Protein binding

Readily accessible data regarding the protein binding of xylose within the context of the human body is not available.


The most common and traditional metabolism pathway for xylose is the oxidoreductase pathway (or xylose reductase-xylitol dehydrogenase, XR-XDH pathway) 2. In this pathway, xylose is first reduced to xylitol using the xylitol dehydrogenase (XDH) enzyme with NADH or NADPH 2. The resultant xylitol is subsequently oxidized to D-xylulose by the xylitol dehydrogenase (XDH) enzyme while utilizing the cofactor NAD 2. Finally, the D-xylulose is phosphorylated by an ATP utilizing kinase (xylulose kinase enzyme) to generate D-xylulose-5-phosphate, which serves as an intermediate in the pentose phosphate pathway for nucleotide synthesis 2.

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Route of elimination

In patients with normal kidney function, renal excretion accounts for approximately half (50%) of their total D-xylose elimination 5. Any non-renal D-xylose elimination is presumed to be hepatic clearance 5.


The elimination half-life observed in healthy individuals is 75 minutes 6.


The renal clearance rate observed in healthy individuals is 89 ml/min 6. The accompanying plasma and non-renal clearances are 180 and 91 ml/min, respectively 6.

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Although many national health agencies like the FDA and Health Canada have concluded that the addition or use of food additive sweeteners like xylose is safe and effective for their intended purposes of use in food, it is also known that eating too much of these substances can also ultimately cause gastrointestinal discomfort and laxative effects 7. These effects are largely the result of excessive amounts of ingested sugar alcohols being poorly taken up from the gastrointestinal tract 7. Regardless, the extent to which these kinds of effects occur depends on variances between individuals and it is also possible for individuals to develop a tolerance via frequent consumption of such sweetener containing products 7. In doing so, such individuals can increase consumption of these agents without experiencing adverse effects 7.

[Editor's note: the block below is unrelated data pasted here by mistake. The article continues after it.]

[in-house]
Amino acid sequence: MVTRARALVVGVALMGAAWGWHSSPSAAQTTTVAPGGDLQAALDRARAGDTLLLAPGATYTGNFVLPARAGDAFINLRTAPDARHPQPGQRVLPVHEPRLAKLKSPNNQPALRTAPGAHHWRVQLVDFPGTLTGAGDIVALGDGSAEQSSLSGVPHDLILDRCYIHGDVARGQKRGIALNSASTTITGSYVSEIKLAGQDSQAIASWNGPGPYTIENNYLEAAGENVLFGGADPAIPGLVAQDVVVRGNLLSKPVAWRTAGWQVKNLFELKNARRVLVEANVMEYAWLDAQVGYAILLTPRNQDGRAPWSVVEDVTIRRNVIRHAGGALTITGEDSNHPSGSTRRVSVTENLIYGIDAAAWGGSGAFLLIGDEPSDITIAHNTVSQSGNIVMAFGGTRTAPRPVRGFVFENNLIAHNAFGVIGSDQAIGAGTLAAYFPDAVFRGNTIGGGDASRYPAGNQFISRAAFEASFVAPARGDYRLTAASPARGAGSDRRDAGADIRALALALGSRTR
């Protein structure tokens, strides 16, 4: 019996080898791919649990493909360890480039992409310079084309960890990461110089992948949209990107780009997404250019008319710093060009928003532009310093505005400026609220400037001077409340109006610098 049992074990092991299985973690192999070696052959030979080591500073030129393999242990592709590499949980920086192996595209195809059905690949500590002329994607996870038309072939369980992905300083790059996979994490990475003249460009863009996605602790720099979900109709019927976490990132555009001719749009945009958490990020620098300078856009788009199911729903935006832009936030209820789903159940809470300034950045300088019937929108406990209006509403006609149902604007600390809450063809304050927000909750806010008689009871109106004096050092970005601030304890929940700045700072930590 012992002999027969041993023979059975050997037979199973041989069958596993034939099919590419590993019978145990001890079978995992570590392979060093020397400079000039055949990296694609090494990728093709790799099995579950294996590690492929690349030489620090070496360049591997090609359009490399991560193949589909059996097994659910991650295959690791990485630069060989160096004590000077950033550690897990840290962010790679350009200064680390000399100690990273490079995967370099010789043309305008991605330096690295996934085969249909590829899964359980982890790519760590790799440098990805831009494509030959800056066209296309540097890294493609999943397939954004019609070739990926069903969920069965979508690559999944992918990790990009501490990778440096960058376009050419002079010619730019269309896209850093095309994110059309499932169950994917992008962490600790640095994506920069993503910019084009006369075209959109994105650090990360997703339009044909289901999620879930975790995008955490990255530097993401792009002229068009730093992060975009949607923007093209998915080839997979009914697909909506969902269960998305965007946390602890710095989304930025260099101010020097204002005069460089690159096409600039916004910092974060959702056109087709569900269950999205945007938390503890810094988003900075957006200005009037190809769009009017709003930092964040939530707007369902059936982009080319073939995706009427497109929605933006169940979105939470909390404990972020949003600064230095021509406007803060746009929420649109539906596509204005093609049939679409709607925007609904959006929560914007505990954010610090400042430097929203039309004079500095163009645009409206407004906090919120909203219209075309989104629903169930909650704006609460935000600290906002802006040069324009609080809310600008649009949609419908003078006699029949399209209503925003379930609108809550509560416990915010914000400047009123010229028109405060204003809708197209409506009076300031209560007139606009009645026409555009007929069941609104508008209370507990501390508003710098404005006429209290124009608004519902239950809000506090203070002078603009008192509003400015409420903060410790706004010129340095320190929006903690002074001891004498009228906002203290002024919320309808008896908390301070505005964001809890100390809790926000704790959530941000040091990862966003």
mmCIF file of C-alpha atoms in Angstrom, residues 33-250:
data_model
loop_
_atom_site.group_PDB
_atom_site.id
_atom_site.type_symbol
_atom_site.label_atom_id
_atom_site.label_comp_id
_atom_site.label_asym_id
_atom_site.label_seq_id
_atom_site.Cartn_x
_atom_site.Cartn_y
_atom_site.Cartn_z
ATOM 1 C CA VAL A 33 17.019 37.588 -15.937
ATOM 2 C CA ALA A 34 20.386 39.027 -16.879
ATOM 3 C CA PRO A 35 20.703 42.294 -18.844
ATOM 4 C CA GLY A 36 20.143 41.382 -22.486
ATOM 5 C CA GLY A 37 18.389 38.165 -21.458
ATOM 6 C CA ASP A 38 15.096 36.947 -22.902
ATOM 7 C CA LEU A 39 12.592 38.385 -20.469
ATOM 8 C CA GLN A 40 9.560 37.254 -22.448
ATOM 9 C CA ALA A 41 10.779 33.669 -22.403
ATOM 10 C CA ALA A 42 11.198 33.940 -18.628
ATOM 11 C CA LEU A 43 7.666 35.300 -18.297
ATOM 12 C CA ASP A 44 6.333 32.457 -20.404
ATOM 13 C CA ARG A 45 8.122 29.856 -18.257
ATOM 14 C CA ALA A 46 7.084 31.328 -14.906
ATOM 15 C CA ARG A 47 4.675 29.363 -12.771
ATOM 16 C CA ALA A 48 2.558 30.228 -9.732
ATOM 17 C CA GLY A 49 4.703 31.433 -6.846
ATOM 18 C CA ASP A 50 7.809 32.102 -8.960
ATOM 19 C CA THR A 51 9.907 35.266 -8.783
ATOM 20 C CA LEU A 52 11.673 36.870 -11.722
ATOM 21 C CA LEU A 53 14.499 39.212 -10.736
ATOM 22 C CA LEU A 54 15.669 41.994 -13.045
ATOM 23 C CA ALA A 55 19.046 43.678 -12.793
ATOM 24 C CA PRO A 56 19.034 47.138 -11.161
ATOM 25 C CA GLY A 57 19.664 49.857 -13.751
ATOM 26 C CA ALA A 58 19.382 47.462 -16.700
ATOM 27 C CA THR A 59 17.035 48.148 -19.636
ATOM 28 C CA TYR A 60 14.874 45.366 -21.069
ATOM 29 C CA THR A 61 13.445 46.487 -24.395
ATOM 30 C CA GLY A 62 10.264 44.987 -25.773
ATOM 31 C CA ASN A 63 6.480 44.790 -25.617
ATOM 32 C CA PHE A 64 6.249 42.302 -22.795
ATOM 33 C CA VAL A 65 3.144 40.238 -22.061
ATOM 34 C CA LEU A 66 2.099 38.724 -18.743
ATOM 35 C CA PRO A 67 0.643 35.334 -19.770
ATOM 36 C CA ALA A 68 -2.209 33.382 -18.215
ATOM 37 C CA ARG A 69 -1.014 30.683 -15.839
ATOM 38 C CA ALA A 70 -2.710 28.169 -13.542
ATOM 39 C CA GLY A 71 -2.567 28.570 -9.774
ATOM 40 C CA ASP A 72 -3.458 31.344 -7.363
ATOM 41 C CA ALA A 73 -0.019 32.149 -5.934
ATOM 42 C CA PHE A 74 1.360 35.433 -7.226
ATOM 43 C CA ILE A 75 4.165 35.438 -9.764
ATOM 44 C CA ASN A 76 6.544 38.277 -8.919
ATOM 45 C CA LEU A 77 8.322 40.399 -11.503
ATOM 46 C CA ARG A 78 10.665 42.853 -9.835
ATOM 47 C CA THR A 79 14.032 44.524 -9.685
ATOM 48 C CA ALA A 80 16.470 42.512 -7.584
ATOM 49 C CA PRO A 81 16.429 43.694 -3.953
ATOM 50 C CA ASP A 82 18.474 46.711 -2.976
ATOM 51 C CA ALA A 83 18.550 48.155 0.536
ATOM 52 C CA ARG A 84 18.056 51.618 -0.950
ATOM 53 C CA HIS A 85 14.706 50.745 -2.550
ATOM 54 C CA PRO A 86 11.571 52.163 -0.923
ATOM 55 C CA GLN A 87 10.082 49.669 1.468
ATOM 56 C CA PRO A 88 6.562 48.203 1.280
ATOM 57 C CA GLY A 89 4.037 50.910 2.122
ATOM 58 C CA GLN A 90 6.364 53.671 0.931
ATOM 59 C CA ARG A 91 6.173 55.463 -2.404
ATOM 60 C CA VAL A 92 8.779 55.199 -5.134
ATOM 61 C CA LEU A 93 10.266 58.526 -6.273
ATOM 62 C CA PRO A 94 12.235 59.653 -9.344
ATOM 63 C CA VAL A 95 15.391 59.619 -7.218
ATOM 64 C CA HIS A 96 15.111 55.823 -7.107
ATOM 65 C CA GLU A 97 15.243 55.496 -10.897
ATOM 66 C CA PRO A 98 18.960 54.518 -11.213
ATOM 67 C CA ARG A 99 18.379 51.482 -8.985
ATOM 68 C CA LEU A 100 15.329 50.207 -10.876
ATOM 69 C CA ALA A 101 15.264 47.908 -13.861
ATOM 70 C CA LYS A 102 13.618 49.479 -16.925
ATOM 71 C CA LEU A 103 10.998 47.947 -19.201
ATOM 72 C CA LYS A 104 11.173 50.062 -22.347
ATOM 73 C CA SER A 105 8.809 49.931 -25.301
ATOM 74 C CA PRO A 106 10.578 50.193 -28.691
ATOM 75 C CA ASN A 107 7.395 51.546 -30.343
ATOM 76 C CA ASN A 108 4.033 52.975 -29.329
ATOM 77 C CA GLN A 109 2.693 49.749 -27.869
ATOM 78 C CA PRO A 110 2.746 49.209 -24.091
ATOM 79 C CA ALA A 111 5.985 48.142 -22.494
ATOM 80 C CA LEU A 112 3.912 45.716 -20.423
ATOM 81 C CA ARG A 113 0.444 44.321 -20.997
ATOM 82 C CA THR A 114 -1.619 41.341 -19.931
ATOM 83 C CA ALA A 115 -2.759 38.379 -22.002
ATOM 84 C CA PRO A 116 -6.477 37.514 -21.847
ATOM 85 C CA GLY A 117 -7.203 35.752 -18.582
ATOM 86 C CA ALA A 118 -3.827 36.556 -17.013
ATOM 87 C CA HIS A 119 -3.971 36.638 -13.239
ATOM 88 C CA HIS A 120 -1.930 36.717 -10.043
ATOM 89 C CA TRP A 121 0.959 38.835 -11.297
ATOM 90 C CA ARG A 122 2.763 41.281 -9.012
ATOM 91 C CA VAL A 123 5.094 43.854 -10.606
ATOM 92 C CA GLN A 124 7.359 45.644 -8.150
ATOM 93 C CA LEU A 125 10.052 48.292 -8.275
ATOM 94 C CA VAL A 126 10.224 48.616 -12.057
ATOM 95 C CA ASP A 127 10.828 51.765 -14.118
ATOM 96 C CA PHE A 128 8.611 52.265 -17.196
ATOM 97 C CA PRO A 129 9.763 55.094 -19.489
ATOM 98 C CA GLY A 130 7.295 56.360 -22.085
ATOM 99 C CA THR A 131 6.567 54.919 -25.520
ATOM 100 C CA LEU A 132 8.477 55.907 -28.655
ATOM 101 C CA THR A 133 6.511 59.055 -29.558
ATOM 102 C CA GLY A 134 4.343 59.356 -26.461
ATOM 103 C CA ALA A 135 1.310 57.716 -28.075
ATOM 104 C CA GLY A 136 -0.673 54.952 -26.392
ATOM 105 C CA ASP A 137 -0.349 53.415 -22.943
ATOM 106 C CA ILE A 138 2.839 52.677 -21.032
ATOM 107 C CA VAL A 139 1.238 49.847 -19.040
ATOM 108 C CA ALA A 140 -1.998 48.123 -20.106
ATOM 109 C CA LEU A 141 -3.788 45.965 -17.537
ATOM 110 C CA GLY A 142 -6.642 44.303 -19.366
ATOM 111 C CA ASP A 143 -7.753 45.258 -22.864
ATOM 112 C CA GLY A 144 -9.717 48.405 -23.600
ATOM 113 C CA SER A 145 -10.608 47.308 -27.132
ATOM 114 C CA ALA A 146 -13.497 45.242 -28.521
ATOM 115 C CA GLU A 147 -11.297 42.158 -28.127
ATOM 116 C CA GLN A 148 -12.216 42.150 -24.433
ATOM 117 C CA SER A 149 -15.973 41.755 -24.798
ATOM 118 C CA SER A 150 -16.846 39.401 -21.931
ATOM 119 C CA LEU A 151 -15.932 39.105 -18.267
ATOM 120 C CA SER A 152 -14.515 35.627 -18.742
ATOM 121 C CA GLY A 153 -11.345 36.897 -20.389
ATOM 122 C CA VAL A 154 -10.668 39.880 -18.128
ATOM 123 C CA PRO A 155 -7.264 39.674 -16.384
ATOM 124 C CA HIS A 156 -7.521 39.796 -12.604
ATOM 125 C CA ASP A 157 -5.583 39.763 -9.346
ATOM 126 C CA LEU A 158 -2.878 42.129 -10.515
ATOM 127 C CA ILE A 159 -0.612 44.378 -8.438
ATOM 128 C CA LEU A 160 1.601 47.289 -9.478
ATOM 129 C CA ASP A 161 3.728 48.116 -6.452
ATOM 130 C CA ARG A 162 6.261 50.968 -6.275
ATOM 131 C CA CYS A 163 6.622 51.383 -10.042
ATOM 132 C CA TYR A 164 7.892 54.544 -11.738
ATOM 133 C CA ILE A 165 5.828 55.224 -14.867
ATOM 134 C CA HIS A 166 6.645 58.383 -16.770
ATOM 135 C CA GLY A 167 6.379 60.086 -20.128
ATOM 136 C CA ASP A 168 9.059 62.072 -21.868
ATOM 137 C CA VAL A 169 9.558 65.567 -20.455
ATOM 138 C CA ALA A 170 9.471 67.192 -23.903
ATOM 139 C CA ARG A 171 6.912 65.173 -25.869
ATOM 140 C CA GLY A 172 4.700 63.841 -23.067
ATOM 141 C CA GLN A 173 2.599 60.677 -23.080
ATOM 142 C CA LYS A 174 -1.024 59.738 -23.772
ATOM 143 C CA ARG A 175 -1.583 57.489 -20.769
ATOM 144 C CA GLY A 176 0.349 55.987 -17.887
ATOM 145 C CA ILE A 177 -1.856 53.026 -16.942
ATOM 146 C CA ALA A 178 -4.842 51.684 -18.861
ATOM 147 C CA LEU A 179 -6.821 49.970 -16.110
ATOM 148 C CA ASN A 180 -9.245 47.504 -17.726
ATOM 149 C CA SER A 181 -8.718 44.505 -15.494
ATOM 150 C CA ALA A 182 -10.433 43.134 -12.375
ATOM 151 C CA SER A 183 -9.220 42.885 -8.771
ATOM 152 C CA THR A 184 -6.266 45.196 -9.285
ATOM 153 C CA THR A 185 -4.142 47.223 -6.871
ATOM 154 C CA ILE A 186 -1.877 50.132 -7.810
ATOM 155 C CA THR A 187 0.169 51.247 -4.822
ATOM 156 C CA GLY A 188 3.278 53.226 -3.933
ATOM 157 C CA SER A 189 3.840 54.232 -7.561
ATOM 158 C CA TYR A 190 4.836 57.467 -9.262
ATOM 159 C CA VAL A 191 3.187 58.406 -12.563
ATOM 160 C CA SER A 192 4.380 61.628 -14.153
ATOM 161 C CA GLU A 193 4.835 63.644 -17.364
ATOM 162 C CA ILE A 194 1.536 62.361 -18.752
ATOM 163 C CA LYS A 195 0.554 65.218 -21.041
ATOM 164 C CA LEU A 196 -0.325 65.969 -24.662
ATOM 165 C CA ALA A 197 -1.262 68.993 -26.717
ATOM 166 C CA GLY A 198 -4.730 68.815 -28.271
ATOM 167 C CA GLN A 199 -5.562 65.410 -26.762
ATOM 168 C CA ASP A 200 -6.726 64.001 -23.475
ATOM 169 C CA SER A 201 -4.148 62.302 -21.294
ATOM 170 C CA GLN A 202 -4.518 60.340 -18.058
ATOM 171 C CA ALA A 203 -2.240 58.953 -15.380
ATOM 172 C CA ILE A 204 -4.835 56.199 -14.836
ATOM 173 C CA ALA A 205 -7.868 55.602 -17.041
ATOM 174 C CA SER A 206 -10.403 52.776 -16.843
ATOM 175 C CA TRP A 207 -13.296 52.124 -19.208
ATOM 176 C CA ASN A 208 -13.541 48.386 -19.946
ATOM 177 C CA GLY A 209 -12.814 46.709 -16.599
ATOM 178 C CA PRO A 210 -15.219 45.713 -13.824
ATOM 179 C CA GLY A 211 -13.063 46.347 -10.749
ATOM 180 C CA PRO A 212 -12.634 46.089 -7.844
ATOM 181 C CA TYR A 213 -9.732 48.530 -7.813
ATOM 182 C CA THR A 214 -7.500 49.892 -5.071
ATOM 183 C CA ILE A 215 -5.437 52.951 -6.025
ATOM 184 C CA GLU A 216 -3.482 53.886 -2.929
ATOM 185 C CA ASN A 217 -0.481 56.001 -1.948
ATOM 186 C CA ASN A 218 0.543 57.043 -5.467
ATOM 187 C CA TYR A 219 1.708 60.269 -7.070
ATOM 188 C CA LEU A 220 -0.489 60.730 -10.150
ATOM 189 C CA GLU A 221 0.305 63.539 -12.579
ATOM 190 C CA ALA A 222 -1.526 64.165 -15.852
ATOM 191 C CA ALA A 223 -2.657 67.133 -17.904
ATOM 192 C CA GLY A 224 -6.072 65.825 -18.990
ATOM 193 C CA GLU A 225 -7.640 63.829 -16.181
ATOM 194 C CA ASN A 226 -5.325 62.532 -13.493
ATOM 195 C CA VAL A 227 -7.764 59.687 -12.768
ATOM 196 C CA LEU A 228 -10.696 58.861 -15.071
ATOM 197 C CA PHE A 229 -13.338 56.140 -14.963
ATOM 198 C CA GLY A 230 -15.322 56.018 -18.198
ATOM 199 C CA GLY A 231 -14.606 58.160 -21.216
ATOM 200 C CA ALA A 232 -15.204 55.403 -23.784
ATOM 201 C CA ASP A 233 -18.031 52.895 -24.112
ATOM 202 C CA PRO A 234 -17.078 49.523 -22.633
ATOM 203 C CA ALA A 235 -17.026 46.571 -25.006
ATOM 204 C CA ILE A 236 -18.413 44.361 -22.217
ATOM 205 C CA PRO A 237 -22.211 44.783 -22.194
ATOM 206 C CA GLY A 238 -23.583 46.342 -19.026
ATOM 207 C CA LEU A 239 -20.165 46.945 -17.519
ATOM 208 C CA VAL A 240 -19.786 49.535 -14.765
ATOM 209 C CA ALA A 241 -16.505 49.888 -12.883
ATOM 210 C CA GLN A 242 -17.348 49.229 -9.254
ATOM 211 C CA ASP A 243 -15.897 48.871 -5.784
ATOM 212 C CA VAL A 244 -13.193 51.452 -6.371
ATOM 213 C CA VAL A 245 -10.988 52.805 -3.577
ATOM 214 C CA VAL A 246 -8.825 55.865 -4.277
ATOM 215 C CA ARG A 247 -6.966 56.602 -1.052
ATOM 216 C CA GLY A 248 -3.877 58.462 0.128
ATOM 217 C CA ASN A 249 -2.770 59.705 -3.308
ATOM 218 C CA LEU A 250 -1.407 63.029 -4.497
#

The acute oral toxicity (LD50) for the mouse animal model has been recorded as 23000 mg/kg MSDS.

Not Available
Pharmacogenomic Effects/ADRs
Not Available


Drug Interactions
This information should not be interpreted without the help of a healthcare provider. If you believe you are experiencing an interaction, contact a healthcare provider immediately. The absence of an interaction does not necessarily mean no interactions exist.
Not Available
Food Interactions
Not Available


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Brand Name Prescription Products
NameDosageStrengthRouteLabellerMarketing StartMarketing EndRegionImage
Xylo-pfanPowder, for solution25 g / bottleOralPharmacia1995-12-311997-08-28Canada flag
Xylo-tol Pwr 25gm/pckPowder25 g / pckOralEndovations Inc.1988-12-311997-07-15Canada flag
Mixture Products
NameIngredientsDosageRouteLabellerMarketing StartMarketing EndRegionImage
CreamXylose (12 mg/60mg) + Ascorbic acid (9 mg/60mg) + Menthol (6 mg/60mg) + Strawberry (15 mg/60mg)CreamDentalShantou Youjia E-Commerce Co.,Ltd.2024-02-012024-12-31US flag


Drug Categories
Chemical TaxonomyProvided by Classyfire
This compound belongs to the class of organic compounds known as pentoses. These are monosaccharides in which the carbohydrate moiety contains five carbon atoms.
Organic compounds
Super Class
Organic oxygen compounds
Organooxygen compounds
Sub Class
Carbohydrates and carbohydrate conjugates
Direct Parent
Alternative Parents
Beta-hydroxy aldehydes / Alpha-hydroxyaldehydes / Secondary alcohols / Polyols / Short-chain aldehydes / Primary alcohols / Organic oxides / Hydrocarbon derivatives
Alcohol / Aldehyde / Aliphatic acyclic compound / Alpha-hydroxyaldehyde / Beta-hydroxy aldehyde / Carbonyl group / Hydrocarbon derivative / Organic oxide / Pentose monosaccharide / Polyol
Molecular Framework
Aliphatic acyclic compounds
External Descriptors
D-xylose (CHEBI:15936)
Affected organisms
  • Humans and other mammals

Chemical Identifiers

CAS number
InChI Key


General References
  1. Chattopadhyay S, Raychaudhuri U, Chakraborty R: Artificial sweeteners - a review. J Food Sci Technol. 2014 Apr;51(4):611-21. doi: 10.1007/s13197-011-0571-1. Epub 2011 Oct 21. [Article]